Russian fighter freed after killing conviction
Rasul Mirzaev, 26, walked free from court on Monday after being convicted of killing a student in a case that highlights Russia’s fraught ethnic tensions.
Mirzaev received the maximum sentence of two years in prison for causing death by negligence over the incident outside a Moscow nightclub last year, but was released immediately because of time already served.
Mirzaev’s release is likely to anger nationalists who complained when more serious charges were dropped earlier this year, and has revived memories of race riots in downtown Moscow in 2010 that followed the fatal shooting of a football fan by a migrant from the country’s North Caucasus region.
The case captivated Russia and focused debate on relations between ethnic Russians and people from the North Caucasus, many of whom, including Mirzaev, have moved to Moscow since the collapse of the Soviet Union.
Many Russian nationalists protest the huge government subsidies allocated to the impoverished Caucasus, where unemployment is high.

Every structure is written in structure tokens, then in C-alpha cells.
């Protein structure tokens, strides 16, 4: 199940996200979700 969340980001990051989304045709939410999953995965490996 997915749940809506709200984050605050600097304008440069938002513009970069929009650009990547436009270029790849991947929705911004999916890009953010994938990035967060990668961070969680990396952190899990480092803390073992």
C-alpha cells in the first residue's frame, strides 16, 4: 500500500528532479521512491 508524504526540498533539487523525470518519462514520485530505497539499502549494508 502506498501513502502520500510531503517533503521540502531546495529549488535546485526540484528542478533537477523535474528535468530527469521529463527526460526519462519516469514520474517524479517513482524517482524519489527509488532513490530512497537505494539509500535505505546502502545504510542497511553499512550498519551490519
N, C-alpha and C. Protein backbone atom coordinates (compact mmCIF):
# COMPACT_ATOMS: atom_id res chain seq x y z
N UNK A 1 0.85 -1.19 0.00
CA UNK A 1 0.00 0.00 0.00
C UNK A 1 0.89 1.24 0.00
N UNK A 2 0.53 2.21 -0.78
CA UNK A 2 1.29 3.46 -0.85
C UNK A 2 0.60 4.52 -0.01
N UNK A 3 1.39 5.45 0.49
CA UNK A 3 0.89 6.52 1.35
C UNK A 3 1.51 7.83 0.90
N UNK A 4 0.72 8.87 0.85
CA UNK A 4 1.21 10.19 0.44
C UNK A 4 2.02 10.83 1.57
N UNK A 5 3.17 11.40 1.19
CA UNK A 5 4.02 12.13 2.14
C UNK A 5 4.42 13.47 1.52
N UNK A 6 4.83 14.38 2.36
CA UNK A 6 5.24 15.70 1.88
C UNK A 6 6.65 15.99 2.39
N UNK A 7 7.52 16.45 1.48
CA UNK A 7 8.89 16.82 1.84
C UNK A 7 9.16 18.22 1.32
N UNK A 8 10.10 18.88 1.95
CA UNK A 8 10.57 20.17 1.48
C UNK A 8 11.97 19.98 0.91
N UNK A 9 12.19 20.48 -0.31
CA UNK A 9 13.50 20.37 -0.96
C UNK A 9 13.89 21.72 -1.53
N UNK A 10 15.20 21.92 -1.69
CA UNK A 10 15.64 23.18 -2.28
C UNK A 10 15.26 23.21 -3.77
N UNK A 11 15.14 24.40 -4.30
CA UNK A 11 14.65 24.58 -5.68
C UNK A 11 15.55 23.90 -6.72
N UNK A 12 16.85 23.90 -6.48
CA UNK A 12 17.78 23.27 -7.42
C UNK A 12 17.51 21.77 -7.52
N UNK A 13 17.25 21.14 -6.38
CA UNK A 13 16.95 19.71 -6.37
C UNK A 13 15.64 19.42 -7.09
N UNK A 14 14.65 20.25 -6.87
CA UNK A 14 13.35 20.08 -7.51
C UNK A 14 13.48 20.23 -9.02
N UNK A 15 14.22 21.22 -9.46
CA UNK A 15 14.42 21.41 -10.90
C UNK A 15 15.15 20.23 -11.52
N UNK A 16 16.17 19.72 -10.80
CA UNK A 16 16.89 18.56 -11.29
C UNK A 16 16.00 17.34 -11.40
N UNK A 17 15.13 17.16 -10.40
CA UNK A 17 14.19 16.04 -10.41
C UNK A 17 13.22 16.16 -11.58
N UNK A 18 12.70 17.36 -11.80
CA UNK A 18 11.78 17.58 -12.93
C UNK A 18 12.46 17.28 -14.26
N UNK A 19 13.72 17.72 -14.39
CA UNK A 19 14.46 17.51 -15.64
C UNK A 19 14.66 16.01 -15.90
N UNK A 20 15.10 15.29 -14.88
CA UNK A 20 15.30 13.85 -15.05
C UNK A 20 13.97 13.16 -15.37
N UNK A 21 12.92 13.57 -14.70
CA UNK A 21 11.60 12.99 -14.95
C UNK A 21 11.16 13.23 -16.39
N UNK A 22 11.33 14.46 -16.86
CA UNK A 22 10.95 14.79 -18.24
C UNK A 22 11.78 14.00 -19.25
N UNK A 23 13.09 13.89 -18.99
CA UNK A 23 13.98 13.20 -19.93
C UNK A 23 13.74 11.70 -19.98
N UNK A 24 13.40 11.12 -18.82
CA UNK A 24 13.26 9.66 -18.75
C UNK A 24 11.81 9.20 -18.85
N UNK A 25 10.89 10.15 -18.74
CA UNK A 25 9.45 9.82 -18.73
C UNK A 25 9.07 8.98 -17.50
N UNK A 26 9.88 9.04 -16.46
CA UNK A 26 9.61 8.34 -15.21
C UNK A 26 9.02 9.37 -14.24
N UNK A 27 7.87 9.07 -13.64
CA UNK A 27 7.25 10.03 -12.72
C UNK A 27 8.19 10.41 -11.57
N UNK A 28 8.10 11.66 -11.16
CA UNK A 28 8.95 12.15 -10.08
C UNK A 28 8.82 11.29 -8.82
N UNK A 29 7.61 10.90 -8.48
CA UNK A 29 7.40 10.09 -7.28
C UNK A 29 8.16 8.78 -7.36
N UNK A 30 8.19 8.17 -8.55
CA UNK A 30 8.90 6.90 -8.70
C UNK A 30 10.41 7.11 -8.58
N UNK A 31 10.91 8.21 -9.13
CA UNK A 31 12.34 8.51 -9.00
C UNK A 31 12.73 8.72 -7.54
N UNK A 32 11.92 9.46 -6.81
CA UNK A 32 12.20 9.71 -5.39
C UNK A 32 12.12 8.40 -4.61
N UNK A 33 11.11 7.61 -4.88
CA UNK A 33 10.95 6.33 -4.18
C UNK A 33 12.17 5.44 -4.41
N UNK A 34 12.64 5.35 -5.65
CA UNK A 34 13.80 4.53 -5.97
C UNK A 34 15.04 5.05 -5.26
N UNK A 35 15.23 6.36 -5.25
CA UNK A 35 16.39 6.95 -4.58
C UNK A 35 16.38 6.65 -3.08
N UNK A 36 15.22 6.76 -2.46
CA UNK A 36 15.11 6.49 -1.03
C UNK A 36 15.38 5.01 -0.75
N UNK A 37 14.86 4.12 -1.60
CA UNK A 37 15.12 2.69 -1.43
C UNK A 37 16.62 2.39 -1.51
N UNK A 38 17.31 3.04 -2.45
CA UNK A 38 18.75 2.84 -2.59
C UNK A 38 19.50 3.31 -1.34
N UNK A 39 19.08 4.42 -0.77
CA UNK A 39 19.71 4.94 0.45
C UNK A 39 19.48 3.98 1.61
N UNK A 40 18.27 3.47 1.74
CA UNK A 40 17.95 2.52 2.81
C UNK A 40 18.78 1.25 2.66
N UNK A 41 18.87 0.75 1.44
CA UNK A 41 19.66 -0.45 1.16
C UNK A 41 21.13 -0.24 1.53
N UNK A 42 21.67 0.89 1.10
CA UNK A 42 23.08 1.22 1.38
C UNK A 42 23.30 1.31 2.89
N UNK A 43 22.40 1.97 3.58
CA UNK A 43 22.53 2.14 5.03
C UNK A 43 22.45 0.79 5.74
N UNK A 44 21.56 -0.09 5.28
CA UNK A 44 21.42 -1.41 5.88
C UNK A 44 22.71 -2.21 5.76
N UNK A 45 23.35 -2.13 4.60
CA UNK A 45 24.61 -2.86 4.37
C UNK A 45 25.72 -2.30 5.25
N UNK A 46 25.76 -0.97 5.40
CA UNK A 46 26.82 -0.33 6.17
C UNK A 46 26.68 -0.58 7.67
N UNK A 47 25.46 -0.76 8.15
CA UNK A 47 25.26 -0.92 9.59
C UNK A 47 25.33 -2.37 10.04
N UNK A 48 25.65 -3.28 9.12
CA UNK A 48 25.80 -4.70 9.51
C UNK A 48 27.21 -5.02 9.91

Nineteen-year-old Ivan Agafonov died after Mirzaev hit him with a single punch to the face, causing the student to fall and strike his head on a metal drain cover.
The two had argued after Mirzaev accused Agafonov of insulting his girlfriend. Agafonov’s friends have said he merely shared a joke with Mirzaev’s girlfriend.
The fighter, known as the Black Tiger, originally faced a sentence of up to 15 years before the charges were reduced in January. Mirzaev pled guilty to the lesser charge of causing death by negligence, saying there was no intent to harm Agafonov.
Lawyers for Agafonov’s family have accused the prosecutor of ignoring their interests and earlier vowed to seek harsher punishment for Mirzaev at the European Court of Human Rights if he were to be convicted of the lesser charge.
Agafonov’s mother was hospitalized Tuesday morning after suffering a heart attack. His father stormed out of the courtroom before the sentence was read out.
Ethnic-Russian nationalists protested outside the court, with Dmitry Dyomushkin, the head of the “Russkie” movement, arrested as he attempted to enter the court along with three others.
Mirzaev was a world champion in the Russian martial art of sambo, and had been due to fight in Bellator before the incident.